You may be wondering what measures you should take with your estate plan after moving to a new state. Read on and reach out to our skilled firm today to learn more. Our skilled Montgomery County estate planning attorney is on your side.
If I move to a new state, should I update my estate plan?
Keep in mind that in most circumstances, you will want to obtain a new set of documents that clearly satisfy your new state’s legal requirements. The good news is that you have already done the difficult portion, meaning that you have decided which documents you want and the essential elements you want them to achieve for your family. As a result, it should not be hard to acquire new documents that reflect the wishes you have previously settled on.
The following documents will likely need to be updated:
- If you prepared a will in your old state of residence and it was proper there, then it’s likely valid in your new state. Recognize that most states have laws that directly state this. Still, out-of-state can cause a number of possible problems or causes to consider writing a new will.
- Living Trust
- A revocable living trust is not subject to the same kind of rules as a will; it should be valid in any state, no matter where you signed it. But, you will want to make sure that it is up to date. If you acquire real estate in your new state, you will probably want to hold it in the trust, so that it does not have to go through probate when you pass away.
- Advance Medical Directives and Powers of Attorney
- Some states instantly accept advance directives (also understood as living wills) and healthcare powers of attorney that were signed in other states. Others don’t have any laws on the subject, which suggests that healthcare providers in your new states might withdraw out-of-state documents. But as a functional matter, despite what state law says, your family is more viable to have an easier time getting the document accepted if it’s acquainted with local medical providers.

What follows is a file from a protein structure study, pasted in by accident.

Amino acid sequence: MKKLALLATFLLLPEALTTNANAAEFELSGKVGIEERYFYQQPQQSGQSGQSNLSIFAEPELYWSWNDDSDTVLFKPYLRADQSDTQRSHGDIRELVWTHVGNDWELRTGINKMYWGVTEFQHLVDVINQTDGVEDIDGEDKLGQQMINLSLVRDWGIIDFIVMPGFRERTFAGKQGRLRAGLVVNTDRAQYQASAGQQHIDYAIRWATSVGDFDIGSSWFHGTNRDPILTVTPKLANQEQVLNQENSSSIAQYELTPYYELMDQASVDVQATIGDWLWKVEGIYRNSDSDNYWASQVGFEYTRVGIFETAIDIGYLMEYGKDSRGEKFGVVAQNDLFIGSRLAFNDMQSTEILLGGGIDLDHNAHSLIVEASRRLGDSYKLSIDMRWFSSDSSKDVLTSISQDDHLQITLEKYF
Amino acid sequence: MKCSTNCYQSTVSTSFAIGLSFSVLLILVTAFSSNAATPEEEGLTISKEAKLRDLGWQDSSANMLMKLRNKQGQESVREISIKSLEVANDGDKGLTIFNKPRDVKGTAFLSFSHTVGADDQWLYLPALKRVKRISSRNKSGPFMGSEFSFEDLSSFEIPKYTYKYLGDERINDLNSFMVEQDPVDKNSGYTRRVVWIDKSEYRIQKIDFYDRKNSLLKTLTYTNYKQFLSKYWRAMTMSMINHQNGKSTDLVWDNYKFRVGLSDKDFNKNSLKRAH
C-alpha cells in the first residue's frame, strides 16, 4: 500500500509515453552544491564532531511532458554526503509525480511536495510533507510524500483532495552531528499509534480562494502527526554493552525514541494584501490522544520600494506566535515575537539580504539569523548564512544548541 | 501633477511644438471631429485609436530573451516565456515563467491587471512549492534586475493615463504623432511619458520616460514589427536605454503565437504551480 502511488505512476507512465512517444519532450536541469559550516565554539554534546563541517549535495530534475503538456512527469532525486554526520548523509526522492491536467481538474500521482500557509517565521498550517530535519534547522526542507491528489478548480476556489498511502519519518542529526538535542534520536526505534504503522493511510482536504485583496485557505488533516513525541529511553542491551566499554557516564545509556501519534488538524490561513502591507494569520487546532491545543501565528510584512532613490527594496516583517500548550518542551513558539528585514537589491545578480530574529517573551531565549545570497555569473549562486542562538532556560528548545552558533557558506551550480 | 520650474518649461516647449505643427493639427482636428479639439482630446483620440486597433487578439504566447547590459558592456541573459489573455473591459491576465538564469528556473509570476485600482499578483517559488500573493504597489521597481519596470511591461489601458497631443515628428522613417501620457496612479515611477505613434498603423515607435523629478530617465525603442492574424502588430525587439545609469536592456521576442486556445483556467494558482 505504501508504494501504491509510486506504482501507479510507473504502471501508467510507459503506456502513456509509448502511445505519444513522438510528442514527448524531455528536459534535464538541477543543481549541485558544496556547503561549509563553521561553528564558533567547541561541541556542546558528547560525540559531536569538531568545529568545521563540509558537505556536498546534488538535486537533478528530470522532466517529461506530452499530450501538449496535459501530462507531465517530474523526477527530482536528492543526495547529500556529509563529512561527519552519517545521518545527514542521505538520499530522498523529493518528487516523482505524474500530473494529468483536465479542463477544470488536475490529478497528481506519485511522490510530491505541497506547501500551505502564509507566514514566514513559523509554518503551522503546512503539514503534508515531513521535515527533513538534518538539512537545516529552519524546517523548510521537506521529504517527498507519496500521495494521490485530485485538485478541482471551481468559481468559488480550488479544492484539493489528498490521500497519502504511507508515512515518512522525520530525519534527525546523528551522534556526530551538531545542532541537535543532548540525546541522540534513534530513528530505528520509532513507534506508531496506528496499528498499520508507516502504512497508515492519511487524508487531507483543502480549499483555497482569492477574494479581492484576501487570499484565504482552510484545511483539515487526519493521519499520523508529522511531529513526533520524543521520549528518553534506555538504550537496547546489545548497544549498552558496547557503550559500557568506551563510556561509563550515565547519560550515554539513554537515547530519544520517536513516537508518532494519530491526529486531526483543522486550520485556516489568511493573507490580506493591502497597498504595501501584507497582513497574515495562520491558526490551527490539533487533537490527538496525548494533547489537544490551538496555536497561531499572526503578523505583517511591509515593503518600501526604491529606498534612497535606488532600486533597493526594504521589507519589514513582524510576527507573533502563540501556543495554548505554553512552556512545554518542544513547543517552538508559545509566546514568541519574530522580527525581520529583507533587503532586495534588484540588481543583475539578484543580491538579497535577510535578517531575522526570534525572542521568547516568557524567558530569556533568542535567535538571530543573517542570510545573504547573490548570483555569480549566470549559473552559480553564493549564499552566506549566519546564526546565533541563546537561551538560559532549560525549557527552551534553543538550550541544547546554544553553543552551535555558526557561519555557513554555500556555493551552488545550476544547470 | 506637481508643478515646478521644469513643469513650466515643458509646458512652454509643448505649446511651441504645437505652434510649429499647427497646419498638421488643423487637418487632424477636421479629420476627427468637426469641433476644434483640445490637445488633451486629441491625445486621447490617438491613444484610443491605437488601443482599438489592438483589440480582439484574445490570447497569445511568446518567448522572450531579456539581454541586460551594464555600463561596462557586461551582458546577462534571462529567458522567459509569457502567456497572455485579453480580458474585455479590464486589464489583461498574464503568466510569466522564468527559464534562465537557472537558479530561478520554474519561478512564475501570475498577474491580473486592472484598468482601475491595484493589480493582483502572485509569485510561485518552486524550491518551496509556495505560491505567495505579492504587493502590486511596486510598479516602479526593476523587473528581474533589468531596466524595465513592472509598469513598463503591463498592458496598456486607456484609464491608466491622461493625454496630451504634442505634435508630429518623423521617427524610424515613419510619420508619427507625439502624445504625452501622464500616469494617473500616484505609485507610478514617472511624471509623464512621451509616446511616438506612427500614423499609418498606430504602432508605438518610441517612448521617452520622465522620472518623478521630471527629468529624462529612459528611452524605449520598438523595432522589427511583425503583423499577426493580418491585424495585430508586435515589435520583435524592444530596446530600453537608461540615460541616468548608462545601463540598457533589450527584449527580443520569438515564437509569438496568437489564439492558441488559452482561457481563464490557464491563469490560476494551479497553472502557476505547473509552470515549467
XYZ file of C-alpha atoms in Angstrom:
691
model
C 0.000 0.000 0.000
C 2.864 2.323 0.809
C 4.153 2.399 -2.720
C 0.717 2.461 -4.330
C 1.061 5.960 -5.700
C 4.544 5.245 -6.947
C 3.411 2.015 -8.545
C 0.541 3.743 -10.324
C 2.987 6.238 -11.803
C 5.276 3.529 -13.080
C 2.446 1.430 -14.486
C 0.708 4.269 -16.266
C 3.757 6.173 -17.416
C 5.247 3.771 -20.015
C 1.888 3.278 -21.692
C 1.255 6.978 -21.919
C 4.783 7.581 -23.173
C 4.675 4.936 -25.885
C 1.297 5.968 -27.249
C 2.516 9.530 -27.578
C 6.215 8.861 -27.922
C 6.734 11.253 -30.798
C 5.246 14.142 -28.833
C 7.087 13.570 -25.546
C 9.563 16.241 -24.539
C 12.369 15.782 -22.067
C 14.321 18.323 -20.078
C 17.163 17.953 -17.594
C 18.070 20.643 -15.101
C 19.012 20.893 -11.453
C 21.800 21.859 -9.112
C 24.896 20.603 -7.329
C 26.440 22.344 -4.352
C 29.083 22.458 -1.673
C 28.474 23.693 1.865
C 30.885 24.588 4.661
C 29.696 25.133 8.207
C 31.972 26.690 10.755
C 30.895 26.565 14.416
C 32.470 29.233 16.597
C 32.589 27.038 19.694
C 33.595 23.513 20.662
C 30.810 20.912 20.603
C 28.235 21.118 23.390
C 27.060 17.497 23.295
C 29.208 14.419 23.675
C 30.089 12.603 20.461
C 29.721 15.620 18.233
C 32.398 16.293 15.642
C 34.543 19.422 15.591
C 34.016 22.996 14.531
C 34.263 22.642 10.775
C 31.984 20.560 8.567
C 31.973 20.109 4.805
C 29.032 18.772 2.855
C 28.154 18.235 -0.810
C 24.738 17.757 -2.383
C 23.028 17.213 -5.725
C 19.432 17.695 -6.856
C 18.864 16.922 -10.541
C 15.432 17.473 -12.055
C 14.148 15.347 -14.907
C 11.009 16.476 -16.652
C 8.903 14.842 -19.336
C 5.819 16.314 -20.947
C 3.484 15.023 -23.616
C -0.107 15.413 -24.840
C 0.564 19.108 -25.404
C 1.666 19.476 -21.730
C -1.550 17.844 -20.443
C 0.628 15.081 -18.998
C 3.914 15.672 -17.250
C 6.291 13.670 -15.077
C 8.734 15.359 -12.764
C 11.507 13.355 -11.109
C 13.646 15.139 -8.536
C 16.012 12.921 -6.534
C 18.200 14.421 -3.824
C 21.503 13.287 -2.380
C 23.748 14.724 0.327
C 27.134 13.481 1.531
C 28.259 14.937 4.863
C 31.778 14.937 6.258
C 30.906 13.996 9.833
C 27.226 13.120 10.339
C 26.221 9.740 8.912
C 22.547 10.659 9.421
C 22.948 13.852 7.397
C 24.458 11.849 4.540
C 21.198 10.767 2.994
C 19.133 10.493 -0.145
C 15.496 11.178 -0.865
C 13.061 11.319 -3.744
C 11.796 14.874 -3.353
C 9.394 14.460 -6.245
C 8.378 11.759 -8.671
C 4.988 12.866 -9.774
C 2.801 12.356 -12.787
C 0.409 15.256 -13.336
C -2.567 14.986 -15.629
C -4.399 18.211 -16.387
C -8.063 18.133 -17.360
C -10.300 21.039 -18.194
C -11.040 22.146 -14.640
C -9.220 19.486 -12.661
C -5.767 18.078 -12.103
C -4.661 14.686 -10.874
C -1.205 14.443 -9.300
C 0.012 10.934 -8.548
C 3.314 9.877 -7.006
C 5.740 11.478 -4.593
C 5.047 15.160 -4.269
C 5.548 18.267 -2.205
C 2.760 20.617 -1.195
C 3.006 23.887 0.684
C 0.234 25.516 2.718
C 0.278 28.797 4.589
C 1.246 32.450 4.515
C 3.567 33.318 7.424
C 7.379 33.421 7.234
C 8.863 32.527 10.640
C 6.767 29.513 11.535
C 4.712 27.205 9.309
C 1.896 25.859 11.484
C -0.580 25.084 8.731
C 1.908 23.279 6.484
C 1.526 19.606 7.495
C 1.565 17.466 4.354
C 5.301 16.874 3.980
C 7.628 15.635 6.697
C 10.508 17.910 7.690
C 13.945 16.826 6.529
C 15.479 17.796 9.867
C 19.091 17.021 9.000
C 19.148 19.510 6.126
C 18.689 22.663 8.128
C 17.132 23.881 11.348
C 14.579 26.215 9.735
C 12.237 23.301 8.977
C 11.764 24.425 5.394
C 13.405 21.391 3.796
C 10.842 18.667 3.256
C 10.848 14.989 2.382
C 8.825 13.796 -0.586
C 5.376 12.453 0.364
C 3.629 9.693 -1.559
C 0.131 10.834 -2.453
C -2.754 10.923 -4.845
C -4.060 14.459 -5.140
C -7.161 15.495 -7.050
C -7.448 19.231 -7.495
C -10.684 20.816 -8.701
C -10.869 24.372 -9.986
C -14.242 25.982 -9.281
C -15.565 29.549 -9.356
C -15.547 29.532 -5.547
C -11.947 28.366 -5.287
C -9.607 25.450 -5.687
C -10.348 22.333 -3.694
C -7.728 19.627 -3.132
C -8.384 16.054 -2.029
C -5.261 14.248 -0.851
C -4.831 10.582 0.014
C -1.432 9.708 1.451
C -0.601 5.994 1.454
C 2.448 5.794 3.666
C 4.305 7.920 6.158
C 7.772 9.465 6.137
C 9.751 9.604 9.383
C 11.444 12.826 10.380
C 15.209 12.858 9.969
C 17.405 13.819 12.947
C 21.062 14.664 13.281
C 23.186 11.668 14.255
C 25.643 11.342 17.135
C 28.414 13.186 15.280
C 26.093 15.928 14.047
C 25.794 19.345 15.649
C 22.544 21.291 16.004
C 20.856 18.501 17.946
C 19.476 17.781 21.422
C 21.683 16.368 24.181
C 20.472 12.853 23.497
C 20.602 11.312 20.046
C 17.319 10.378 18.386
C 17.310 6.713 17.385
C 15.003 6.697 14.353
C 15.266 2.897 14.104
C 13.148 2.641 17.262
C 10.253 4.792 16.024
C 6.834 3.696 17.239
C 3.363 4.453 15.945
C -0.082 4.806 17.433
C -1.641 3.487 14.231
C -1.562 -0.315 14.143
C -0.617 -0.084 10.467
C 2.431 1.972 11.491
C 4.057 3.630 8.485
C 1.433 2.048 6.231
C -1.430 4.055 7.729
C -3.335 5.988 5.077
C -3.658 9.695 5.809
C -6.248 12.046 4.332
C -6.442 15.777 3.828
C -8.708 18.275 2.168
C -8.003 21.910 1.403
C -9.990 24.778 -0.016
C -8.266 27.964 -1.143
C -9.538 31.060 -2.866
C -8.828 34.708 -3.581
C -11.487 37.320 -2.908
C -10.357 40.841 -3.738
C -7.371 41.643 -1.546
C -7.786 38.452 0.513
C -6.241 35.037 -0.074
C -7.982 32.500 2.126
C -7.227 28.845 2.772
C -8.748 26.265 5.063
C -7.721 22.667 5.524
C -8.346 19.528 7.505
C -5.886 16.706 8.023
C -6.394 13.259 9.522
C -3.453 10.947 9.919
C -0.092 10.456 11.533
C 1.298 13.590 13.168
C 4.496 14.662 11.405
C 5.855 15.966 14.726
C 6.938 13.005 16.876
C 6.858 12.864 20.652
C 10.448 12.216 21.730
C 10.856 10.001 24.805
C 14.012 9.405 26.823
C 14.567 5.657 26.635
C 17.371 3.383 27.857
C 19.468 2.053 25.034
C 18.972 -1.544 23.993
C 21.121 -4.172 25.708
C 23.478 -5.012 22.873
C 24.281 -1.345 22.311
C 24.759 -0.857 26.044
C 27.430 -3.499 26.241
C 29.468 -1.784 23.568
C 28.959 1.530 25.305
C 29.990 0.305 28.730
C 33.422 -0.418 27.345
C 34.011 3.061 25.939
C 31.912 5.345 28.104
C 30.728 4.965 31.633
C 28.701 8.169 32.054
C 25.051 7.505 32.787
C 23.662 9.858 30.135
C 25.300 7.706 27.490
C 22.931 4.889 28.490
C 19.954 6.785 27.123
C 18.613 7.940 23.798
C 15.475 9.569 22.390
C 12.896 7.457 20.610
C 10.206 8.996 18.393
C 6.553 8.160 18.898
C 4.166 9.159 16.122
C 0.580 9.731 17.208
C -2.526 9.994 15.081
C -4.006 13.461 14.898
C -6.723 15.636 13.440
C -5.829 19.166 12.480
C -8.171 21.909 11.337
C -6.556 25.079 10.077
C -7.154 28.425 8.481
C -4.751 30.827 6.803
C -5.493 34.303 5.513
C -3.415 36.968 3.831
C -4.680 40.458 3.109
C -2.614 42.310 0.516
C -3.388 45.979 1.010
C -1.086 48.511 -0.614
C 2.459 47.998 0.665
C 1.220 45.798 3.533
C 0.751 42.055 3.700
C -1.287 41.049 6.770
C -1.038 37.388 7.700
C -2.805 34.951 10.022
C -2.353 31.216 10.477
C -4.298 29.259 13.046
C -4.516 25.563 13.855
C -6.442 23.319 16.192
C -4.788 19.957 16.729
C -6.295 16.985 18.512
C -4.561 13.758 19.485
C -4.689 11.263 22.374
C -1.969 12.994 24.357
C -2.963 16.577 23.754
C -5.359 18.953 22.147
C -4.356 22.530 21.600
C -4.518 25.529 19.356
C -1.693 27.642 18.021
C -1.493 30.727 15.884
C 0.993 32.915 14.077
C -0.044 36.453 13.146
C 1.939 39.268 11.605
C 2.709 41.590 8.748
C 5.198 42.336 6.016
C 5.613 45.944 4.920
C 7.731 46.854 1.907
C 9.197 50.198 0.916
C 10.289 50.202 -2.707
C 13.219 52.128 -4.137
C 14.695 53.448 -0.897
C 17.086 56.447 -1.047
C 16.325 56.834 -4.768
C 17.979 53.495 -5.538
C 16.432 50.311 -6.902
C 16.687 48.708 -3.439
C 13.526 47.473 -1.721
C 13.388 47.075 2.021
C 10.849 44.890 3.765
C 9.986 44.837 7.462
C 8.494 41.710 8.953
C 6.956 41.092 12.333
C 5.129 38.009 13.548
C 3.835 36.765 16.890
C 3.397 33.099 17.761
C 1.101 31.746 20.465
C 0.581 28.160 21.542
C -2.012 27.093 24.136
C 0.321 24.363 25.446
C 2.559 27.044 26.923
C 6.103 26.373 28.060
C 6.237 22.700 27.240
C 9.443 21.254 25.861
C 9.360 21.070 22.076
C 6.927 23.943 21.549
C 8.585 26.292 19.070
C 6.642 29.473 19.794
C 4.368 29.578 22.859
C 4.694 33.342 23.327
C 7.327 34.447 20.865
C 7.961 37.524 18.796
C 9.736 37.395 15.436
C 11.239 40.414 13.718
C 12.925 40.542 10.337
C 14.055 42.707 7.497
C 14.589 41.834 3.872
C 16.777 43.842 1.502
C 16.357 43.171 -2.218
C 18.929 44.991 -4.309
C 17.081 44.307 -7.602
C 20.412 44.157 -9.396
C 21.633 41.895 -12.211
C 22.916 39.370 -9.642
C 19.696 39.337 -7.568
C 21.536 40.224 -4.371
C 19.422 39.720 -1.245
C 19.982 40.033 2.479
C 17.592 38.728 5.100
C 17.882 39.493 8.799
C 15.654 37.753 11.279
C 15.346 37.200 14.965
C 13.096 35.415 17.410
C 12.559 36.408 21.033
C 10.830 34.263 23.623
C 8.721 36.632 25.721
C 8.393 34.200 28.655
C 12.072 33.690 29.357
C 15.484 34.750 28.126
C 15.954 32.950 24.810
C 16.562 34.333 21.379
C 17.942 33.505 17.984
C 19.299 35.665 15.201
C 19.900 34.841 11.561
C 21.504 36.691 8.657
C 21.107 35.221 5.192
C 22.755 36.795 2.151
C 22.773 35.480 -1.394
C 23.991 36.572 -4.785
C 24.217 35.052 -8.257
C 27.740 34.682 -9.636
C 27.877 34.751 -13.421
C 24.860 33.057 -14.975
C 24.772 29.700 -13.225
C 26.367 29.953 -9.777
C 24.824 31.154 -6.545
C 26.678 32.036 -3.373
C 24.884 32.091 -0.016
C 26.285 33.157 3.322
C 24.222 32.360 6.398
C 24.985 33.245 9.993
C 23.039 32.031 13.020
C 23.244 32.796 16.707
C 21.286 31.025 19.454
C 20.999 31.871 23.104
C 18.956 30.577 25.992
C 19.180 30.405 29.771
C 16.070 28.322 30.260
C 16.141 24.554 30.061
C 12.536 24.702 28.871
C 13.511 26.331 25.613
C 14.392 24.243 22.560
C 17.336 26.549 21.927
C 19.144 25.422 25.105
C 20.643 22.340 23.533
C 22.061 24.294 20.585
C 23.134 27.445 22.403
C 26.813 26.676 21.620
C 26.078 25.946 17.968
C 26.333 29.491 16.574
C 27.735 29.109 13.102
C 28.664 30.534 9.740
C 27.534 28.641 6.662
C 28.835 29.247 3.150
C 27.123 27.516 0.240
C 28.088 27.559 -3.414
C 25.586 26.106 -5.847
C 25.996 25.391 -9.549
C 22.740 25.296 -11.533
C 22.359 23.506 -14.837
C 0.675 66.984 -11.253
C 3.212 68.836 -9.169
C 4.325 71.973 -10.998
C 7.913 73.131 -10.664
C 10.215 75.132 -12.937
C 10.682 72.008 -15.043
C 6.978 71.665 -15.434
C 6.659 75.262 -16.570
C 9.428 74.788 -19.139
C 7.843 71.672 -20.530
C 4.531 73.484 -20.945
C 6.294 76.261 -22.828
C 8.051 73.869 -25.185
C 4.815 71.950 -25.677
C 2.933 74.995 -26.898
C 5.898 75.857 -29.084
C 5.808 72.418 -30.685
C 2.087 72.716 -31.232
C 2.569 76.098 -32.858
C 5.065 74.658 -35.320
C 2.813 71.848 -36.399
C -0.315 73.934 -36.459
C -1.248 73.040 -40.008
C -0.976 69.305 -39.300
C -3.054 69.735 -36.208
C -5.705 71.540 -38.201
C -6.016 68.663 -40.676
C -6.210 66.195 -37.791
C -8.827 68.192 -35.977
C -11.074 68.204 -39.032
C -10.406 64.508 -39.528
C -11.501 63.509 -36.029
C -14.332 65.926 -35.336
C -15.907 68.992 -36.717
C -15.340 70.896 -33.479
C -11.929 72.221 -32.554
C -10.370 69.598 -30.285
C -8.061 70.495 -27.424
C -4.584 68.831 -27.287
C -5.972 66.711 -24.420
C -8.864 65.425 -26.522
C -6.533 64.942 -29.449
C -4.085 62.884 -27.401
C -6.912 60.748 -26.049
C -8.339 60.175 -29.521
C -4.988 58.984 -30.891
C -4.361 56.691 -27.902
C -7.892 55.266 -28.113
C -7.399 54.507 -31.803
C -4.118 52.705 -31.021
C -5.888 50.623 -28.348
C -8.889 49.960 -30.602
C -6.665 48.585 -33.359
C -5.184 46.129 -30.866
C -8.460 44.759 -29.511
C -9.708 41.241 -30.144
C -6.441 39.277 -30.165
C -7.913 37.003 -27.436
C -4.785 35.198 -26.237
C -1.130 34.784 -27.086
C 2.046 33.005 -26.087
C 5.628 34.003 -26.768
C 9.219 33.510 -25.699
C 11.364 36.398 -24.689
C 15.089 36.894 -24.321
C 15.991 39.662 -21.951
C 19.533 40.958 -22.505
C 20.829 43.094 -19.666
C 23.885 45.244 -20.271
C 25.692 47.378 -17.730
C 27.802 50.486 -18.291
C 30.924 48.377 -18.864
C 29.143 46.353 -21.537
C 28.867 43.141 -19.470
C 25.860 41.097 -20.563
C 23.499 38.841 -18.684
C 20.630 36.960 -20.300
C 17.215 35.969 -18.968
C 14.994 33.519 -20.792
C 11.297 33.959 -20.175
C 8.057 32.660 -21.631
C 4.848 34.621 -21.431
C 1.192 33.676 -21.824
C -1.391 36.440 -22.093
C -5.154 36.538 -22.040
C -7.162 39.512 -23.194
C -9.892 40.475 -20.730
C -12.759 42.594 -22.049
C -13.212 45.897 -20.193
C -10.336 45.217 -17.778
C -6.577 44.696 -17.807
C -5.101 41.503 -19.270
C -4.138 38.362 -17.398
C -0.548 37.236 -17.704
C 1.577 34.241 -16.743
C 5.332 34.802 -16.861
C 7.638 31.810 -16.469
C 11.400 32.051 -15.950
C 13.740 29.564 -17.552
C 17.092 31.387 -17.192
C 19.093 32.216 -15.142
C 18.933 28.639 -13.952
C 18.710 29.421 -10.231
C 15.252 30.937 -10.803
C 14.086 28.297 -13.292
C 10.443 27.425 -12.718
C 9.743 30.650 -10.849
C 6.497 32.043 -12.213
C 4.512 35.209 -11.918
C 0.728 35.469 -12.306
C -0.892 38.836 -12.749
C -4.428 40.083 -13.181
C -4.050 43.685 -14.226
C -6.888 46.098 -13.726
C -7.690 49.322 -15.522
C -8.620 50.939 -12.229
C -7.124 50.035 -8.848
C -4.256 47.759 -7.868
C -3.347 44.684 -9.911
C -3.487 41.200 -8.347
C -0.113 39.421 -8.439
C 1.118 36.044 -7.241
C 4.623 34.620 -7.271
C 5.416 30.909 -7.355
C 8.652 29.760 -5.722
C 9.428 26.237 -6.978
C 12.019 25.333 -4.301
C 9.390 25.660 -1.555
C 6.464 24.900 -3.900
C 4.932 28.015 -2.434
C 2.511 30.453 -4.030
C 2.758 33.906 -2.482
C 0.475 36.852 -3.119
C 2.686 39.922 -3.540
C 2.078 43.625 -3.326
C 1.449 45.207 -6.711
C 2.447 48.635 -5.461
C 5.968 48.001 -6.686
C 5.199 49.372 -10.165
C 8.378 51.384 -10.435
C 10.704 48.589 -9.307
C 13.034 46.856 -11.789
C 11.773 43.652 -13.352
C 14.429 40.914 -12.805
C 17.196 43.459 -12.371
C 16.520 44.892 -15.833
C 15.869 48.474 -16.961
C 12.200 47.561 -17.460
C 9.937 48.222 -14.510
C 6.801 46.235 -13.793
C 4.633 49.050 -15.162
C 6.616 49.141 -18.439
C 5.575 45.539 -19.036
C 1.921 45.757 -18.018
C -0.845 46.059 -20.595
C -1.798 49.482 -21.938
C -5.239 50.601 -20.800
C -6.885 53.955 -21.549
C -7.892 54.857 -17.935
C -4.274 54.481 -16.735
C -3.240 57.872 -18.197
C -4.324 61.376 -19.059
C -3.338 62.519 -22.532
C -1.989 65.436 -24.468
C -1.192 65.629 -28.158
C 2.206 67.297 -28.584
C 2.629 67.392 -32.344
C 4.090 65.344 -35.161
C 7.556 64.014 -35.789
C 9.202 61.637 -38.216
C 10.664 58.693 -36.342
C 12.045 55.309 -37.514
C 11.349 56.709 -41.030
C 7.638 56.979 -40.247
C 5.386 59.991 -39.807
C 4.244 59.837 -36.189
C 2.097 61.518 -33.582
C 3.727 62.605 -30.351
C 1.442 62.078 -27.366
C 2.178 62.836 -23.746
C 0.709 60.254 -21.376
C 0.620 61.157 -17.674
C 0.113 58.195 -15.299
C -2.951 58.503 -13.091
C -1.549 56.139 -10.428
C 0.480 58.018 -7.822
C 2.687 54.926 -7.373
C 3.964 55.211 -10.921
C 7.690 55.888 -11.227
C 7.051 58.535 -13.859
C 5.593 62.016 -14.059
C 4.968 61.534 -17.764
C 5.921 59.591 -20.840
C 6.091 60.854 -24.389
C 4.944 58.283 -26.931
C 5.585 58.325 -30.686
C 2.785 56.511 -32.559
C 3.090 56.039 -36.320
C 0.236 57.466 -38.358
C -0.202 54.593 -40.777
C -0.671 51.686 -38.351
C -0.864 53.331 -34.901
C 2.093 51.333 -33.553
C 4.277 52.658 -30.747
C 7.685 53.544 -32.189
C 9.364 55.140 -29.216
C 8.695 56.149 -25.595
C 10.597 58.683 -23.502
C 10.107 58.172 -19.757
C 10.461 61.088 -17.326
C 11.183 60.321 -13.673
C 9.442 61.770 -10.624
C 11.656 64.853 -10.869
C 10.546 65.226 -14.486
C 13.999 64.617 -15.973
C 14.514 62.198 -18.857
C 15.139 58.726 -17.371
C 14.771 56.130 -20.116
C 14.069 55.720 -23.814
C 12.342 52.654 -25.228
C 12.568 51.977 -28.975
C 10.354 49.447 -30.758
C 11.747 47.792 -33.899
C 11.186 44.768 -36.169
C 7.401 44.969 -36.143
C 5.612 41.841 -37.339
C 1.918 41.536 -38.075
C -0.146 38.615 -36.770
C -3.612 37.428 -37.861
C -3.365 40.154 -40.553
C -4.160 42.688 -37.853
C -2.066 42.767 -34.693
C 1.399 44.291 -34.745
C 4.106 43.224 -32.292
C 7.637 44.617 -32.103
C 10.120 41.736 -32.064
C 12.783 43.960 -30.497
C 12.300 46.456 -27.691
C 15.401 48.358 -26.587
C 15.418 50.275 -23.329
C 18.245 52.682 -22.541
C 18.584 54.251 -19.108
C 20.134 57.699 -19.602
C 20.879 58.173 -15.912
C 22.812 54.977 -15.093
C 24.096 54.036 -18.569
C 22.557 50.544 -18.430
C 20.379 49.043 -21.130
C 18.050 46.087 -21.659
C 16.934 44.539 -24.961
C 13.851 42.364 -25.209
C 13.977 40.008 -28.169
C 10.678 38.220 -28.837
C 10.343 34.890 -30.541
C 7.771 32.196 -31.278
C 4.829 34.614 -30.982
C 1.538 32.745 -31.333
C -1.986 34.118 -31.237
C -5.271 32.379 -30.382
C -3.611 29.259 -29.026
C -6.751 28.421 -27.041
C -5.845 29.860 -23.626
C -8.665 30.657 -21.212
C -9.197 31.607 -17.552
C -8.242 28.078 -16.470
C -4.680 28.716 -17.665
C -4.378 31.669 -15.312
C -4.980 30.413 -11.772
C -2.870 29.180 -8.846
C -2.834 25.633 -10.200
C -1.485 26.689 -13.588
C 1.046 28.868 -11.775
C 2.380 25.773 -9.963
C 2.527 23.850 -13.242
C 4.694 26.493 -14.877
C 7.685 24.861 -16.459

- Each state has its own forms, and they greatly. Some states, for example, have a combined healthcare directive and power of attorney, so that in one document you both state your wishes for end-of-life care and name someone to carry out those wishes. In other states, the documents are independent. The wording can be different too; in some places, you appoint a healthcare “agent,” in others, a “proxy” to act on your behalf.
Contact our experienced Maryland firm
The attorneys at JD Katz have years of experience compassionately guiding clients in Maryland through the estate planning and administration process. Our firm also has experience with matters of elder law, business law, tax law, and litigation. For a legal team that will put your needs first, contact JD Katz today.